UN says Canada’s withdrawal from Kyoto Protocol ‘regrettable’December 14th, 2011 - 4:48 pm ICT by BNO News
NEW YORK (BNO NEWS) — The United Nations has expressed its regret after the Canadian government decided to withdraw from the 1997 Kyoto Protocol agreement on climate change, officials said.
“I regret that Canada has announced it will withdraw and am surprised over its timing,” Christiana Figueres, Executive Secretary of UN Framework Convention on Climate Change (UNFCCC), said. Canadian Environment Minister Peter Kent announced the decision on Monday, saying the protocol does not represent the path forward for Canada.
“Whether or not Canada is a Party to the Kyoto Protocol, it has a legal obligation under the Convention to reduce its emissions, and a moral obligation to itself and future generations to lead in the global effort,” Figueres said. “Industrialized countries, whose emissions have risen significantly since 1990, as is the case for Canada, remain in a weaker position to call on developing countries to limit their emissions.”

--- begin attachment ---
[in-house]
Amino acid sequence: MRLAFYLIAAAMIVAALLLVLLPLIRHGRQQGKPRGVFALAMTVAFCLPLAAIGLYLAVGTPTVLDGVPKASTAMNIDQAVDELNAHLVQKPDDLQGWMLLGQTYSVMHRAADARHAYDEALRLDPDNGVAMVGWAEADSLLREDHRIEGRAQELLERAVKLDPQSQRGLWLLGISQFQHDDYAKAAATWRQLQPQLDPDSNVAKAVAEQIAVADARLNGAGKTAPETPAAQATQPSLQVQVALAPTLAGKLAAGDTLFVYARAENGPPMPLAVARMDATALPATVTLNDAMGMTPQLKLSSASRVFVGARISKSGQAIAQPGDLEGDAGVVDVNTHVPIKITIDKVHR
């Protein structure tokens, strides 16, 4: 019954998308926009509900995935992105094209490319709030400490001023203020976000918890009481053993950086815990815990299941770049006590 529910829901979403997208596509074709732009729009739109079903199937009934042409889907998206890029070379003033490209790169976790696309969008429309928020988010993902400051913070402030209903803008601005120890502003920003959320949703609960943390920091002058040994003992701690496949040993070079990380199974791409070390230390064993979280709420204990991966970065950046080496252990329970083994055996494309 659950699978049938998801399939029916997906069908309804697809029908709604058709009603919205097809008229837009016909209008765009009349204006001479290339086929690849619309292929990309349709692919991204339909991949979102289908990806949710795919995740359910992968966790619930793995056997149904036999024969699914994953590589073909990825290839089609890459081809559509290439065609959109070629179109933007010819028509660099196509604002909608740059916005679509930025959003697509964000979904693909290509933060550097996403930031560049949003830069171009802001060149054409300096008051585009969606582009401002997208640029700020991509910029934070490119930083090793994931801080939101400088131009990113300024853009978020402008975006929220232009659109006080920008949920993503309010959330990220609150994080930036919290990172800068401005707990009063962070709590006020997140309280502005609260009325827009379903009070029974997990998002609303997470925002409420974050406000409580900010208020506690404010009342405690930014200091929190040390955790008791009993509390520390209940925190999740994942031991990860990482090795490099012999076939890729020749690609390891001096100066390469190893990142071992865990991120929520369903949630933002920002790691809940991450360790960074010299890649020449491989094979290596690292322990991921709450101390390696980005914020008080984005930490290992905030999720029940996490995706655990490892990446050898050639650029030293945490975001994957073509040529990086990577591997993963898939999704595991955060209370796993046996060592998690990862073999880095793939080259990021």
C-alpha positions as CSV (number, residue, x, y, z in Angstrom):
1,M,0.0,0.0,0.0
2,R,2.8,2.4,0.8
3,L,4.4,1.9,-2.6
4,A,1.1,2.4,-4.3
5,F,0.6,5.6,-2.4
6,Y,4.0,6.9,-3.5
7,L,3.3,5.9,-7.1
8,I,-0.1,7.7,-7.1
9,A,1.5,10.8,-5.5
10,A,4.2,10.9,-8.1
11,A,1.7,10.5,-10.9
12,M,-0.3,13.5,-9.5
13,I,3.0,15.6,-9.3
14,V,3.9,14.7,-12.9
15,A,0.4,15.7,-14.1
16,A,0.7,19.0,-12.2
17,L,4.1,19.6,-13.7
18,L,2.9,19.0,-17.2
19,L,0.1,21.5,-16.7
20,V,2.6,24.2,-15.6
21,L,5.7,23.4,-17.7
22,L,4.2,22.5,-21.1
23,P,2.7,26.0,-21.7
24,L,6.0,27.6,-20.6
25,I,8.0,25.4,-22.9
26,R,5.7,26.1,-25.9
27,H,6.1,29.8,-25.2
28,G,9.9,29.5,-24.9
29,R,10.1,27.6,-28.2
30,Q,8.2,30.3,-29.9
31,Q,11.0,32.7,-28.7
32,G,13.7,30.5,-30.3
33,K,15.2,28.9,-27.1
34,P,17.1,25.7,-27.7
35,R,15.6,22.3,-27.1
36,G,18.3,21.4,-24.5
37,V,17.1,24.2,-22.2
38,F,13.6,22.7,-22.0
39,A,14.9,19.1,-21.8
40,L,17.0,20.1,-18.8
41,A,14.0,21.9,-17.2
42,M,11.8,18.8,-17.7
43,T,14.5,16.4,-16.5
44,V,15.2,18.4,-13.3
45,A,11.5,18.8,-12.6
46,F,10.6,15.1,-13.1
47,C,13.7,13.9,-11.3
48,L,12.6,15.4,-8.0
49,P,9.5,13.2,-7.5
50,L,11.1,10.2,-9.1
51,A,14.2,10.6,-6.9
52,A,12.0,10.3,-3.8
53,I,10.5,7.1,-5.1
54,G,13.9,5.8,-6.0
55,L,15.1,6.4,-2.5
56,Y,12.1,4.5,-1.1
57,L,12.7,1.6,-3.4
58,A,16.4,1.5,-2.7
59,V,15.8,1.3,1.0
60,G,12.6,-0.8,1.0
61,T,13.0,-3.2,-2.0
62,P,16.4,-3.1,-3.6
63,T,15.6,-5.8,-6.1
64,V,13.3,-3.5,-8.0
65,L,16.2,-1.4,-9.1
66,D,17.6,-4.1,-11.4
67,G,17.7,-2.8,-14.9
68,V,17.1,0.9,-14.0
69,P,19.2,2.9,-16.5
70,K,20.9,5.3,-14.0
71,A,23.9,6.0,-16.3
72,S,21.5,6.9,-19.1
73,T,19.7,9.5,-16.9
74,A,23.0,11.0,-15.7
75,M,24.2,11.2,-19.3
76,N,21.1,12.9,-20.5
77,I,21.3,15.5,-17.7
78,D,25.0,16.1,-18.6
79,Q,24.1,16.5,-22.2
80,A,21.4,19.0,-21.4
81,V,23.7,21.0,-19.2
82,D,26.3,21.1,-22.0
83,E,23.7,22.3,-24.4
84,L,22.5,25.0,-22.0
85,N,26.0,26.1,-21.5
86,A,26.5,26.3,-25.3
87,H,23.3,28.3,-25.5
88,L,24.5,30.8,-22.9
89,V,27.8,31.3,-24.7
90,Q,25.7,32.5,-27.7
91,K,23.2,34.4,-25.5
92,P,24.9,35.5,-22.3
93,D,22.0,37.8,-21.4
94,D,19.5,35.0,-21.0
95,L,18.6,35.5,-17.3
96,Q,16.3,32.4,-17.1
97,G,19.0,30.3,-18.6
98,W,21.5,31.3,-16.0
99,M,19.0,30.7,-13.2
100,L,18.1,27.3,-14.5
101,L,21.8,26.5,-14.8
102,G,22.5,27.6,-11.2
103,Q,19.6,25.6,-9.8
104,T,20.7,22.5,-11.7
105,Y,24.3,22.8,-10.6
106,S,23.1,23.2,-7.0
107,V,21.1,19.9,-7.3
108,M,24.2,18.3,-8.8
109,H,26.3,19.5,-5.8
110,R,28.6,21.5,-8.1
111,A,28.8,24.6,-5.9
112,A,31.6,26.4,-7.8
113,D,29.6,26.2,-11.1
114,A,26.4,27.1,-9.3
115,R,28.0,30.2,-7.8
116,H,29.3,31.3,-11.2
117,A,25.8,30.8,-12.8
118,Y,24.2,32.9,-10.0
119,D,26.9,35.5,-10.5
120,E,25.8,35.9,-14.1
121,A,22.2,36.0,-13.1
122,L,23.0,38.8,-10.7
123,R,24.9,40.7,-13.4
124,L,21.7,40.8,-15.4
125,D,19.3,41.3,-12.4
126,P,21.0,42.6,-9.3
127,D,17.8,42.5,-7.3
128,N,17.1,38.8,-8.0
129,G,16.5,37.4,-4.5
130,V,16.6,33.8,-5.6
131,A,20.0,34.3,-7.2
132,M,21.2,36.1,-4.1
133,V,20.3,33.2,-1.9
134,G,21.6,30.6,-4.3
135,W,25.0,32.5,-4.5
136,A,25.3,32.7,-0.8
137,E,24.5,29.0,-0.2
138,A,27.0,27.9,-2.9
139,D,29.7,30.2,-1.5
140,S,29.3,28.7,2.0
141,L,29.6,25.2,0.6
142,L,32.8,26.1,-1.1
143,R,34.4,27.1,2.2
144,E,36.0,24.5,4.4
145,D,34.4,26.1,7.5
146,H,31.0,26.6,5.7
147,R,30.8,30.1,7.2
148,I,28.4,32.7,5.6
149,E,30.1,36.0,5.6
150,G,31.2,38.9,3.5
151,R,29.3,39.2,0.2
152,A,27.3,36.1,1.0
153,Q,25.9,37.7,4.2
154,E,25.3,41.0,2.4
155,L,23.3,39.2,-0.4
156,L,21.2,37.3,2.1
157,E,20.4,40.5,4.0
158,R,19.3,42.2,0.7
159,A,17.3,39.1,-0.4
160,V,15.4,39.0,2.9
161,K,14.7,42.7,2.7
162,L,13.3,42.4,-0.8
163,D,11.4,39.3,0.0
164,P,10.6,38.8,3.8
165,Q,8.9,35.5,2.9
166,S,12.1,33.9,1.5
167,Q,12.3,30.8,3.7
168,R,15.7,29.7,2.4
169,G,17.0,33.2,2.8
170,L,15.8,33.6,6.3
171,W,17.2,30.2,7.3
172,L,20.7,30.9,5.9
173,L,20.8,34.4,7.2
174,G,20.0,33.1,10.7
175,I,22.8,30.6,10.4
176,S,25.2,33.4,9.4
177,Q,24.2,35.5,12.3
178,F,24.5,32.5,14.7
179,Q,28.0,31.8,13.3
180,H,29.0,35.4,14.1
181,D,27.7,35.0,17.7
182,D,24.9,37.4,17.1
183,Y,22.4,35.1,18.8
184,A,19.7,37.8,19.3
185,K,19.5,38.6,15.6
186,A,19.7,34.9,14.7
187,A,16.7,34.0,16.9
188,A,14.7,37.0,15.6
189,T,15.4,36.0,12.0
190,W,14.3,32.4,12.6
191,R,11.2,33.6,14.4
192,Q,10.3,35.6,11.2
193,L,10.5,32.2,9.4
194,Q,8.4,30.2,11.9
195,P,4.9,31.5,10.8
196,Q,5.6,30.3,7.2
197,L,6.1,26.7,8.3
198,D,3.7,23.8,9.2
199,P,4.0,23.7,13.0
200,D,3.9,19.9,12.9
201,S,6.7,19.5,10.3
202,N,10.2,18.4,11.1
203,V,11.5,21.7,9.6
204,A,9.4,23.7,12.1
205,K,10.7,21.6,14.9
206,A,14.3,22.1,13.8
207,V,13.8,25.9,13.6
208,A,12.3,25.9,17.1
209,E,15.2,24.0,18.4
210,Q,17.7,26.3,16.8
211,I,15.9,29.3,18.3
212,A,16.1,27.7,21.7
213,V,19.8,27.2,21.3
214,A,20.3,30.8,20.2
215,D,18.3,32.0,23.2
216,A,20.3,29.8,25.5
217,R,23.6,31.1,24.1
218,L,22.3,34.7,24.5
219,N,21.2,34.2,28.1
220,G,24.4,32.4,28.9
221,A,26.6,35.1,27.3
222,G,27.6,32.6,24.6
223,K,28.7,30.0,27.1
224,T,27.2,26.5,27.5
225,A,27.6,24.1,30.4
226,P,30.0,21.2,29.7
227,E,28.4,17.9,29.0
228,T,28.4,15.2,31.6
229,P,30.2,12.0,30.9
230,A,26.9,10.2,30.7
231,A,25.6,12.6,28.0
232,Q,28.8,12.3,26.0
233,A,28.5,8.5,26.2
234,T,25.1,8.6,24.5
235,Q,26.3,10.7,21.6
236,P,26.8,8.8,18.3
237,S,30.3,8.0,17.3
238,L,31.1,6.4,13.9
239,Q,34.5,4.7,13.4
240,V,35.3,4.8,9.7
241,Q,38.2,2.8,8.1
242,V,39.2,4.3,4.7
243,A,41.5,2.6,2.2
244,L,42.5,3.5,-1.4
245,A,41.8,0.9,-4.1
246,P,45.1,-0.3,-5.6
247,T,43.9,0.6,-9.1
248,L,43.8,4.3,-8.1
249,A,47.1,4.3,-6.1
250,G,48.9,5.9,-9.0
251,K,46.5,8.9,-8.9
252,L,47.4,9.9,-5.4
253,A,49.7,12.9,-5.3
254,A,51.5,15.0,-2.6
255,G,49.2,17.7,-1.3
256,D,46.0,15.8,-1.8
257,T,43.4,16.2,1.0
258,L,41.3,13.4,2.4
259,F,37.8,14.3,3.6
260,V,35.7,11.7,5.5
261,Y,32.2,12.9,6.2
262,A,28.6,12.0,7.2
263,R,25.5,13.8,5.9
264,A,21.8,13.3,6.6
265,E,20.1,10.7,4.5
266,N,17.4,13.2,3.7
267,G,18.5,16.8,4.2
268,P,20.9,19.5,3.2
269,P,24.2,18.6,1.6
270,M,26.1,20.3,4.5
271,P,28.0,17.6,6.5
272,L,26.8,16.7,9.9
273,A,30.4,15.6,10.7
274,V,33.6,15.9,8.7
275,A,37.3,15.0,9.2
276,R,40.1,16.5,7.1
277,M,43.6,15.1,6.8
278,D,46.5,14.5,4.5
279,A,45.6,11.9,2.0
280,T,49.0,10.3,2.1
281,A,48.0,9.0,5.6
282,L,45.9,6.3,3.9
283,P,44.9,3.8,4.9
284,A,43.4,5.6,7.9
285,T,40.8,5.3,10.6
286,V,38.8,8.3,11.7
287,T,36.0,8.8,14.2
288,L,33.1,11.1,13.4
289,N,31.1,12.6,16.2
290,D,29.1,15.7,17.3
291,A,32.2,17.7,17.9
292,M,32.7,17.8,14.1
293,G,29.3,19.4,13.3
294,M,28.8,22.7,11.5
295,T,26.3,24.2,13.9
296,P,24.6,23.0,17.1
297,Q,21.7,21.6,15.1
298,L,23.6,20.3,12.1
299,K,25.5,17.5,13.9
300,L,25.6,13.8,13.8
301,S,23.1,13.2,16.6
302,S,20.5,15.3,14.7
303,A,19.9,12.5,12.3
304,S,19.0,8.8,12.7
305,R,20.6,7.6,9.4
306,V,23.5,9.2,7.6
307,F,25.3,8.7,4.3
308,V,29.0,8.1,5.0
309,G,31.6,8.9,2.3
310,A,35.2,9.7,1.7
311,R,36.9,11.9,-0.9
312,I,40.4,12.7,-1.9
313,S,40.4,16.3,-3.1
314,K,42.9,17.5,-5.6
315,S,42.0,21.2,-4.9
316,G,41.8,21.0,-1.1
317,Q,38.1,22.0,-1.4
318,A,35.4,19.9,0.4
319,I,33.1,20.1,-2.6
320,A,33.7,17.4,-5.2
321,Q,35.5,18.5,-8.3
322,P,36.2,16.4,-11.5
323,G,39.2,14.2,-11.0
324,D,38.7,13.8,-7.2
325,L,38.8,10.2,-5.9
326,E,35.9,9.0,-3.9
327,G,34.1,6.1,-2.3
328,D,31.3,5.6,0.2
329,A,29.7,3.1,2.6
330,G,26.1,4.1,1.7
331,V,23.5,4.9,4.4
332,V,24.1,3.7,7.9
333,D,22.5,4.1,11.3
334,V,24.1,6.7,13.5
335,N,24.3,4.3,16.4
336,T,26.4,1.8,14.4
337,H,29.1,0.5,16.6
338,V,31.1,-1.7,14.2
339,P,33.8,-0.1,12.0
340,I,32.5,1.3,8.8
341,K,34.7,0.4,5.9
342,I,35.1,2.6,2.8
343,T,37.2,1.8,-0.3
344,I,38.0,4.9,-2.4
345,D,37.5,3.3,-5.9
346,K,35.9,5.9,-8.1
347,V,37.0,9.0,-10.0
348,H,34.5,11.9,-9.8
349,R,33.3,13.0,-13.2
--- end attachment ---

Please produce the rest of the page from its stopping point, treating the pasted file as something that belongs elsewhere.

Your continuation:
Canada announced the decision just after the UN Climate Change Conference wrapped up in Durban, South Africa, on Sunday. During the weekend, the 194 parties to the UNFCCC agreed on a package of decisions, which includes a legal instrument that would apply to all members, a second commitment period for the existing Kyoto Protocol and the launch of the Green Climate Fund which will assist developing countries to fight climate change.
UN Secretary-General Ban Ki-moon welcomed the new set of decisions, saying they represent a significant agreement that will define how the international community will address climate change in the coming years.
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Tags: ban ki moon, bno, canadian environment minister, christiana figueres, climate change conference, commitment period, durban south africa, framework convention on climate change, future generations, global effort, kyoto protocol, launch, legal instrument, legal obligation, moral obligation, peter kent, protocol agreement, un framework convention on climate change, un secretary general, unfccc